Gex, V. increase of the parts underneath ; whence they are Phlysis Par squeezed out of this small opening like paint out of a bladronychia. der. It is a common practice to eat away this protruded Whitlow. Protruded
part by escharotics, as if it were a diseased fungus; but part not to this is to give additional pain without any benefit, for the be removed pressure from below will not be hereby diminished. By by
continuing the poultice, the tumefaction will subside, and
consequently the pressure cease. Treatment.
In the first stage of the complaint leeches should be applied, and if the inflammation be hereby diminished, it may sometimes be carried off by astringent lotions, or
ardent spirits, which excite the surrounding absorbents Produced to additional action. Most of the causes of inflammaby most causes of tion operate in the production of this peculiar affection. inflamma- It is also occasioned by an incurvation of the nail * ; postion. By peculiar sibly sometimes by a caries or morbid state of the subcauses. jacent bone in the tendinous and periosteous variety, as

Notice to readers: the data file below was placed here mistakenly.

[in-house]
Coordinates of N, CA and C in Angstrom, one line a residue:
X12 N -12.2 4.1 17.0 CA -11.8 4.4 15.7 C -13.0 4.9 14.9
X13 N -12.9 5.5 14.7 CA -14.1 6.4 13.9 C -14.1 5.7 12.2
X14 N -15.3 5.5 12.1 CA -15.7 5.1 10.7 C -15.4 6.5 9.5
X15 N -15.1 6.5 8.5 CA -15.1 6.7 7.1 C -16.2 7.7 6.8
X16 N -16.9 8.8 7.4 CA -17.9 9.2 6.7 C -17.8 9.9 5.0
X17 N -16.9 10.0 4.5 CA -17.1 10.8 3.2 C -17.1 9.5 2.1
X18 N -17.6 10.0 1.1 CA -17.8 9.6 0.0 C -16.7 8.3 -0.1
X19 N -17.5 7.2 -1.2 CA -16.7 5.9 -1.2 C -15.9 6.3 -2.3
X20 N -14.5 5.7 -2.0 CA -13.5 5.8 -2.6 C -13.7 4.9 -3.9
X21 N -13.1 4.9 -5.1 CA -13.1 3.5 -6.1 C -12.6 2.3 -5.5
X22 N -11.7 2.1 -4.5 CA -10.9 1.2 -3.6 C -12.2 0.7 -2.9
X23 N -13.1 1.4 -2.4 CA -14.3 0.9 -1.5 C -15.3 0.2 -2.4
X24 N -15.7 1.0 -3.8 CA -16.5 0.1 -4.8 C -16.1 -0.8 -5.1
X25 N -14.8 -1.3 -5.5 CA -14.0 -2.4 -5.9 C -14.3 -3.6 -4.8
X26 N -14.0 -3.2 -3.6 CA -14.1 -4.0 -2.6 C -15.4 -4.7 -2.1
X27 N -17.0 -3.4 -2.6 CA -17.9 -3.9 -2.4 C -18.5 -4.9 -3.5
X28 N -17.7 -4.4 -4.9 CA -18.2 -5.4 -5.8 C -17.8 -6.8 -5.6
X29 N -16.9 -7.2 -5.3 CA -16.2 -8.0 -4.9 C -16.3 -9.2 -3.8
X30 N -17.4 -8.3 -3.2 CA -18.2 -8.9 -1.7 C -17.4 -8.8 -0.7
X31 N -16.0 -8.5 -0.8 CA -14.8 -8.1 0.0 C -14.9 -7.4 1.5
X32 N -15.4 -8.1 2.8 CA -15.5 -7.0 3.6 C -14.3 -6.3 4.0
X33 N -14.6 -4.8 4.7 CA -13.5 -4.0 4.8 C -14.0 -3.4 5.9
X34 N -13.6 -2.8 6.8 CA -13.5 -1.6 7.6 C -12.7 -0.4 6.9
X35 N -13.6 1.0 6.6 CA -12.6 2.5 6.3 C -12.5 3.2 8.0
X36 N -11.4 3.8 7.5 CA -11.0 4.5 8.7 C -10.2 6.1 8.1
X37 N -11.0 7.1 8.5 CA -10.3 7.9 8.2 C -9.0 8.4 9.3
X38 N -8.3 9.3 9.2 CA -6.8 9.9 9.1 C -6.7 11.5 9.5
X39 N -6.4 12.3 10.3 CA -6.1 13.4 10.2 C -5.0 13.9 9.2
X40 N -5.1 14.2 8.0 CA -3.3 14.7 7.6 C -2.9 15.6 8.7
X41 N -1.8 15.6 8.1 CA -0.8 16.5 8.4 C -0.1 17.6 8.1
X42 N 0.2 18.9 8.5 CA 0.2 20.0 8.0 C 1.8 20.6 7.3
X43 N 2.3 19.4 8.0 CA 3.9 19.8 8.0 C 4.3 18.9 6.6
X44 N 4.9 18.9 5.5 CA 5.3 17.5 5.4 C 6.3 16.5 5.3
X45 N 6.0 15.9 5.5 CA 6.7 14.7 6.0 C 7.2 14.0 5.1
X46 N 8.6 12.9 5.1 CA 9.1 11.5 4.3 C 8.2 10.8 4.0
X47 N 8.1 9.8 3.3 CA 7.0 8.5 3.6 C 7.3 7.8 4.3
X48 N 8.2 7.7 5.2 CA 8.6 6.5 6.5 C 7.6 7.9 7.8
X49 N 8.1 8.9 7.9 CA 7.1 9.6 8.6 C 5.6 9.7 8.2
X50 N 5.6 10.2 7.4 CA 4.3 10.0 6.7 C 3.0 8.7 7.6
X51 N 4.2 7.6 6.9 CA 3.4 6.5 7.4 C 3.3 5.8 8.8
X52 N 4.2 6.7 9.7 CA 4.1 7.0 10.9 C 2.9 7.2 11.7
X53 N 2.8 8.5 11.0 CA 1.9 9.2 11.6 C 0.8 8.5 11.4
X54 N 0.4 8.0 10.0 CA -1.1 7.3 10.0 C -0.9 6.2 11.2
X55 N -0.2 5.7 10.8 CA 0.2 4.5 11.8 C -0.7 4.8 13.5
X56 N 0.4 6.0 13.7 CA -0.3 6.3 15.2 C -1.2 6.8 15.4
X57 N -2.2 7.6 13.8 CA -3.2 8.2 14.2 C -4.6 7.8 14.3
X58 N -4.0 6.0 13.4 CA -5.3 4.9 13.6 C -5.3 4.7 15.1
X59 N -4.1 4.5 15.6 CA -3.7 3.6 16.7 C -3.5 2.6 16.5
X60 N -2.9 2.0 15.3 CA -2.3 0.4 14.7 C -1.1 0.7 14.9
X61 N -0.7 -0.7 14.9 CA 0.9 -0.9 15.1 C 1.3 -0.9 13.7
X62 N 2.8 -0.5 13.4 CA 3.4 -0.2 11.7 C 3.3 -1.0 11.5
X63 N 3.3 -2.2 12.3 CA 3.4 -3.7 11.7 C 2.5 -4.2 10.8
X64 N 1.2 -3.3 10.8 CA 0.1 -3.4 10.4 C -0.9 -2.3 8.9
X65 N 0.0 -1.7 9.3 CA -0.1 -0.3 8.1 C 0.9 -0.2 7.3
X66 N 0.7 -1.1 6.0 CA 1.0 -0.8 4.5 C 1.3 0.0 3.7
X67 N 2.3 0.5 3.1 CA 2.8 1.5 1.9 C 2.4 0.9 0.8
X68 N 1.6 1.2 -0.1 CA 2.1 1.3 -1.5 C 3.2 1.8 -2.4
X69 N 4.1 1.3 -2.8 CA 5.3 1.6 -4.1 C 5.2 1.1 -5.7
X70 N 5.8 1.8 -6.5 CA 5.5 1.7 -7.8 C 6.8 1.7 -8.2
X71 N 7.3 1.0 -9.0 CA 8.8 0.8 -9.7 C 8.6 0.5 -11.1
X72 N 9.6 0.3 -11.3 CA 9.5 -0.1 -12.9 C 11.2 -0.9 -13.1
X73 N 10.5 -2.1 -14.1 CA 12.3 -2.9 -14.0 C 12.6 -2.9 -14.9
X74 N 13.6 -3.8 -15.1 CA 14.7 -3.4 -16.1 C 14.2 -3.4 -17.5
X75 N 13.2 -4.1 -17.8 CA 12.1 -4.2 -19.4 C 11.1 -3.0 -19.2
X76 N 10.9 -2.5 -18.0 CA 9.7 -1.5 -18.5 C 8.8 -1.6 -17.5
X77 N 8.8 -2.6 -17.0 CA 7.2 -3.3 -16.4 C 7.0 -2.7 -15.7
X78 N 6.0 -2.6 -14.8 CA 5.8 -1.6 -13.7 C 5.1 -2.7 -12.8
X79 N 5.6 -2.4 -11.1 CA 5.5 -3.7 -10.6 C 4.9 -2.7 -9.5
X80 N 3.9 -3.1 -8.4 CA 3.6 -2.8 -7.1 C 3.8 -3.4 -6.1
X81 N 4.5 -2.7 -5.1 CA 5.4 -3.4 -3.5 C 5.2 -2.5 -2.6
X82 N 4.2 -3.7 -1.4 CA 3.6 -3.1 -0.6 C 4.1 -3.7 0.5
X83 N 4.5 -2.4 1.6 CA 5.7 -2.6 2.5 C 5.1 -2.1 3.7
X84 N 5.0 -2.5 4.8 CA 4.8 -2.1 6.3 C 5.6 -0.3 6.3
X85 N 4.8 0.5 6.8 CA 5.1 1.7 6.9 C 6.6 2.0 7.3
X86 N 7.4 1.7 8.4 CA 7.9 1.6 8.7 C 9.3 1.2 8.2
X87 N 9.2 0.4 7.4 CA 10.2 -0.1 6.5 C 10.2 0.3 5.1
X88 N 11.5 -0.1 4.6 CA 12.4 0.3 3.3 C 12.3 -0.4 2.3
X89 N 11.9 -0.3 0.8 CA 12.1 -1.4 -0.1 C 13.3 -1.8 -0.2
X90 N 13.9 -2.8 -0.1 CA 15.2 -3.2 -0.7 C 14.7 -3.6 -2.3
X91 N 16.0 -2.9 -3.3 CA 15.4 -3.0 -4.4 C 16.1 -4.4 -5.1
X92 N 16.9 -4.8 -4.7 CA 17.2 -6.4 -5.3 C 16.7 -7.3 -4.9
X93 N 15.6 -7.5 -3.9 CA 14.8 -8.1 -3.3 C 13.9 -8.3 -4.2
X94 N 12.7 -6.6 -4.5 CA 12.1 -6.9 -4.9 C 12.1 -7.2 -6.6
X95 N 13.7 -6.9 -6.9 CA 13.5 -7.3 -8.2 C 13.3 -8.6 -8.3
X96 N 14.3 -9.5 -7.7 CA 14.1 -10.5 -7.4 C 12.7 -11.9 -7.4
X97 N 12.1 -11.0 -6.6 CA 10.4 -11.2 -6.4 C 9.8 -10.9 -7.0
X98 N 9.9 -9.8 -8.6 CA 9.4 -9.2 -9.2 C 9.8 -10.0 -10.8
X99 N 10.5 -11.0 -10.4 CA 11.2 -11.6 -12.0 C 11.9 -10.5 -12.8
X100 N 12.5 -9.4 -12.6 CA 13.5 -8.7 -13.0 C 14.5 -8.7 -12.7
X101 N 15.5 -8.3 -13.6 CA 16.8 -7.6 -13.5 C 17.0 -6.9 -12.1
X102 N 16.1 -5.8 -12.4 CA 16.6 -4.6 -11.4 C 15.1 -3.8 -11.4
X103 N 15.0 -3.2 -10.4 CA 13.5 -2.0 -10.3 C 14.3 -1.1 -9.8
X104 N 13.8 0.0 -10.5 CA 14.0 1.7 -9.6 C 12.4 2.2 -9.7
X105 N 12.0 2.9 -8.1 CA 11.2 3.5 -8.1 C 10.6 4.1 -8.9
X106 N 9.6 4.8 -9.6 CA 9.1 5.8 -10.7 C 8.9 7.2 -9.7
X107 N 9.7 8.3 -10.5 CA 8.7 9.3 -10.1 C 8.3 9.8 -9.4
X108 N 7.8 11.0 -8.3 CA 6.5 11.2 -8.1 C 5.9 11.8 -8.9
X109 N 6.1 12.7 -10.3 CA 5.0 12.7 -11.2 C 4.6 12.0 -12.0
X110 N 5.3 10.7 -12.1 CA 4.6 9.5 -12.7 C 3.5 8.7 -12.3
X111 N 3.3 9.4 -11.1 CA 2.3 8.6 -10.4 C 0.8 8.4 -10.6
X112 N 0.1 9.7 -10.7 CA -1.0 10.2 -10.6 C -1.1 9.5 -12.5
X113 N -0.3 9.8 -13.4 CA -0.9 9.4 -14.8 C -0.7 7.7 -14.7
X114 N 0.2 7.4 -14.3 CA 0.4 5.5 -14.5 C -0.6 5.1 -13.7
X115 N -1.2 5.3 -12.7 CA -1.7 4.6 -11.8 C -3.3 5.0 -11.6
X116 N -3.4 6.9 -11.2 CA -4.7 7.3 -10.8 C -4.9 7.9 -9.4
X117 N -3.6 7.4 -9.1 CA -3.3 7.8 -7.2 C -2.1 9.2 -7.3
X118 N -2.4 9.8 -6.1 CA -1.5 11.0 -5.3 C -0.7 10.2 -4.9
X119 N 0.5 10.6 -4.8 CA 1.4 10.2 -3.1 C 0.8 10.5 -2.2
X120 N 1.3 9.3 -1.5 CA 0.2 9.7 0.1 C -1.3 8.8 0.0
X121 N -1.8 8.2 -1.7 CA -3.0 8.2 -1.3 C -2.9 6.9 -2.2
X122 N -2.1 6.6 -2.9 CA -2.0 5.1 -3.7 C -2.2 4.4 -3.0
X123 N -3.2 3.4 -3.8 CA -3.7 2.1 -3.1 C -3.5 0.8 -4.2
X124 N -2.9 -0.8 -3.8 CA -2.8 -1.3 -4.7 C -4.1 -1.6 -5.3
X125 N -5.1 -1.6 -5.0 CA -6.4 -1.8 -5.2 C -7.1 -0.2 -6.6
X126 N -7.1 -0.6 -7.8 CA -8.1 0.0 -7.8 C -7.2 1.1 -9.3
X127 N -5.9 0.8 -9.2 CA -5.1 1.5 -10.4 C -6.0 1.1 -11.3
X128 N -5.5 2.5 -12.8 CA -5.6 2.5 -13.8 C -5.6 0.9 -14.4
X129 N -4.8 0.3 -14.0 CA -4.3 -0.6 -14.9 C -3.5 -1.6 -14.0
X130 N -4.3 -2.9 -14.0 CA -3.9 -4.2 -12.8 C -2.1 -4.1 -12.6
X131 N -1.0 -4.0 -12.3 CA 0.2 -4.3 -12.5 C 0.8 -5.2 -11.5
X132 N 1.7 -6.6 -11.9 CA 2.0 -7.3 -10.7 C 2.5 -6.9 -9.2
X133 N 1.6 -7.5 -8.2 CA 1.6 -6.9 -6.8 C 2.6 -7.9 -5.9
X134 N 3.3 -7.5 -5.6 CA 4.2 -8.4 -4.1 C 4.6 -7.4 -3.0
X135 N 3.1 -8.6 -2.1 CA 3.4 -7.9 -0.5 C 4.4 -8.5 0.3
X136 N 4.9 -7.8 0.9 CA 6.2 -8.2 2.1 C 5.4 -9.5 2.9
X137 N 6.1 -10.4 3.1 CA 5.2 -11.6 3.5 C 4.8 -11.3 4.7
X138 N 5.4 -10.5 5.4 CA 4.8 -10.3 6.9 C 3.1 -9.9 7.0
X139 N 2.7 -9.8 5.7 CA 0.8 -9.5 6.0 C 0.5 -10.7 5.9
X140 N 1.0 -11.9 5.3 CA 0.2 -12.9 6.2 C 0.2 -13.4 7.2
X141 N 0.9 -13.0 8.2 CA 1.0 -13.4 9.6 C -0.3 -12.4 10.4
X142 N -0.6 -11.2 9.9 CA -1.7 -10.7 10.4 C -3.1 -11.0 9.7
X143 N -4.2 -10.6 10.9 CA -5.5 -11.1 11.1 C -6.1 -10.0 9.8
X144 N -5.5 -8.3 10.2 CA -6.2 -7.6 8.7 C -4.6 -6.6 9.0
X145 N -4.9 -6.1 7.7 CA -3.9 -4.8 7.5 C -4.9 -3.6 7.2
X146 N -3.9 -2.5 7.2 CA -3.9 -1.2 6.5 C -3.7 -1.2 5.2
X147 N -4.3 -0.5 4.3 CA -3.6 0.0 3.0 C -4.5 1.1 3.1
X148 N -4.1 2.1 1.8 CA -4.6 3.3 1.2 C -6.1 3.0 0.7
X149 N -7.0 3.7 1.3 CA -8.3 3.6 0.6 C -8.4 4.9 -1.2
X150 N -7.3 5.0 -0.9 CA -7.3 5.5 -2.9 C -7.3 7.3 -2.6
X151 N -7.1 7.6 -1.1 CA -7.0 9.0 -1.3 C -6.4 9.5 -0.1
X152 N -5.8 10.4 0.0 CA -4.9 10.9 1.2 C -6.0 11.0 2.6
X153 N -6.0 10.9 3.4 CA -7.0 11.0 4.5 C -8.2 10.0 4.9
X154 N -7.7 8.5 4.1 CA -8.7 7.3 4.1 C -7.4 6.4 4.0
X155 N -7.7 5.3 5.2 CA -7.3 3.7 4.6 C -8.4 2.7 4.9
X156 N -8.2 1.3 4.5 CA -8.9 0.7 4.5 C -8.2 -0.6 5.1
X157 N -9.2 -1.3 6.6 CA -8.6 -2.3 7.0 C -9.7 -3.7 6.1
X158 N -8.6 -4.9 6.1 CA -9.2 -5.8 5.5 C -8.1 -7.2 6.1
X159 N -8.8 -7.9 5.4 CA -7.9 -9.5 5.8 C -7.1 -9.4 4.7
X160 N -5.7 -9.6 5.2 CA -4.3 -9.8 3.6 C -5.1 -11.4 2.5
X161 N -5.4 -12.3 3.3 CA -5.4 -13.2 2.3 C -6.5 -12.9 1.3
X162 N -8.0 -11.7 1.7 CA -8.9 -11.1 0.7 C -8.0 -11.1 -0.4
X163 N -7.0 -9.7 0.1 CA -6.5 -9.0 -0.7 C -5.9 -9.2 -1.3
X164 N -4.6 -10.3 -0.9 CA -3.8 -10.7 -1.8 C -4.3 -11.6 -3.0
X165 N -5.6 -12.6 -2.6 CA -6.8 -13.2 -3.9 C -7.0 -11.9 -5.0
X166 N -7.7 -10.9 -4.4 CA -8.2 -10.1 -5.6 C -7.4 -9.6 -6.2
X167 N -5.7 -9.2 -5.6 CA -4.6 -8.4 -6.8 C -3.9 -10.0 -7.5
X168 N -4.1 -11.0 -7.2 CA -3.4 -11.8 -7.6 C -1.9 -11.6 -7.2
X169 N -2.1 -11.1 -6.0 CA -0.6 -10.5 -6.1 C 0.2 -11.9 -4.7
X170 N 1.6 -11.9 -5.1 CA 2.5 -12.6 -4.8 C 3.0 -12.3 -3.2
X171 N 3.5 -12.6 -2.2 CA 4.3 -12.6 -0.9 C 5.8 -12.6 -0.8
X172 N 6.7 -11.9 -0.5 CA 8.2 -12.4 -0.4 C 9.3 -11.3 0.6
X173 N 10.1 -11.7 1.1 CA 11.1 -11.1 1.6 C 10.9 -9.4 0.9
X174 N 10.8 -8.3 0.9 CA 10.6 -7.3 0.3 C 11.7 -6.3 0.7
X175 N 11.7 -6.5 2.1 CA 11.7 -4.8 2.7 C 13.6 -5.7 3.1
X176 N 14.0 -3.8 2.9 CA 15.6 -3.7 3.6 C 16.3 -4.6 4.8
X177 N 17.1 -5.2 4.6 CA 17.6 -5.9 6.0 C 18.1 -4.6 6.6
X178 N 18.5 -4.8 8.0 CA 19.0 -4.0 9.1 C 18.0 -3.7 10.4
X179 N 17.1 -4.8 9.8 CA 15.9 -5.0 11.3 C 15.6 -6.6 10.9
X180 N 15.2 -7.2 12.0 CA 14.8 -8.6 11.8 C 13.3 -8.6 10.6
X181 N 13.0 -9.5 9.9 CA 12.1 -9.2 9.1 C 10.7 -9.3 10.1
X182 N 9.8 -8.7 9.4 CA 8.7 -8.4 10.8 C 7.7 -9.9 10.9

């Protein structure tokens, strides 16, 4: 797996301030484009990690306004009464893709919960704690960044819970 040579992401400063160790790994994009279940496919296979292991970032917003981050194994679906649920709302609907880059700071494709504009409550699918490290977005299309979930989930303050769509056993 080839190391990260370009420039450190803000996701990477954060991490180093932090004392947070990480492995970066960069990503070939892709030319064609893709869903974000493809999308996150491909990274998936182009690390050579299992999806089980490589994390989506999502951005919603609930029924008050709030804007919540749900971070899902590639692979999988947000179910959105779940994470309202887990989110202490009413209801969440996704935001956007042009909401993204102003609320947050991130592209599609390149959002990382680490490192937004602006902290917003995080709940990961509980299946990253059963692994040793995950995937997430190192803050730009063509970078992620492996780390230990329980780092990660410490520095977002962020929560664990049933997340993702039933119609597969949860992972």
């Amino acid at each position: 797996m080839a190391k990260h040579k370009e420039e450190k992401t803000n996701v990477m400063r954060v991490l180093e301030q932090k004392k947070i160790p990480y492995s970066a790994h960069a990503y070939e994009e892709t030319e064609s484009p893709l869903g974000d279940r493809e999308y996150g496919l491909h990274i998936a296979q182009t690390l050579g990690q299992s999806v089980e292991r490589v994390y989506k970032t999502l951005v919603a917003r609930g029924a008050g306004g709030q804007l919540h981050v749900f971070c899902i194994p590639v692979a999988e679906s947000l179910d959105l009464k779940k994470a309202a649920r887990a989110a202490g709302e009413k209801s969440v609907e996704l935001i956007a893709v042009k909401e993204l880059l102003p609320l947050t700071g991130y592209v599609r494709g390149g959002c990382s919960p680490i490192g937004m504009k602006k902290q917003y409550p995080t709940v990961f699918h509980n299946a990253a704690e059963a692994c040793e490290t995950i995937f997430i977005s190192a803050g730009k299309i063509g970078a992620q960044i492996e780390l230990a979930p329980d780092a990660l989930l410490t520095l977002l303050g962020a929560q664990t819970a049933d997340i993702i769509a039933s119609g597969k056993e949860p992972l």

asserted by Siebold t; and Mr. John Pearson has shown that it may occasionally result from a syphilitic diathesis, or any other depraved habit £. It seems, moreover, in some cases, to be produced by the bite, or burrowing of the larves of one or more minute, and, to the naked eye, invisible insects, hatched on the leaves of various field plants, and especially fescue-grass: and is said to be also occasioned by the bite of the gordius aquaticus, or hair-worm.
# Vicat. Delect. Observ. Pract.
Principles of Surgery, P. 1.
+ Chirurgisches, Tachebuch. XI.
RED, GLABROUS, TUMID FULNESS OF THE INTEGU
MENTS; DISAPPEARING ON PRESSURE: PAIN BURN-
This genus of inflammation is entitled to a minute and discriminative attention, not only on account of its vio- serving of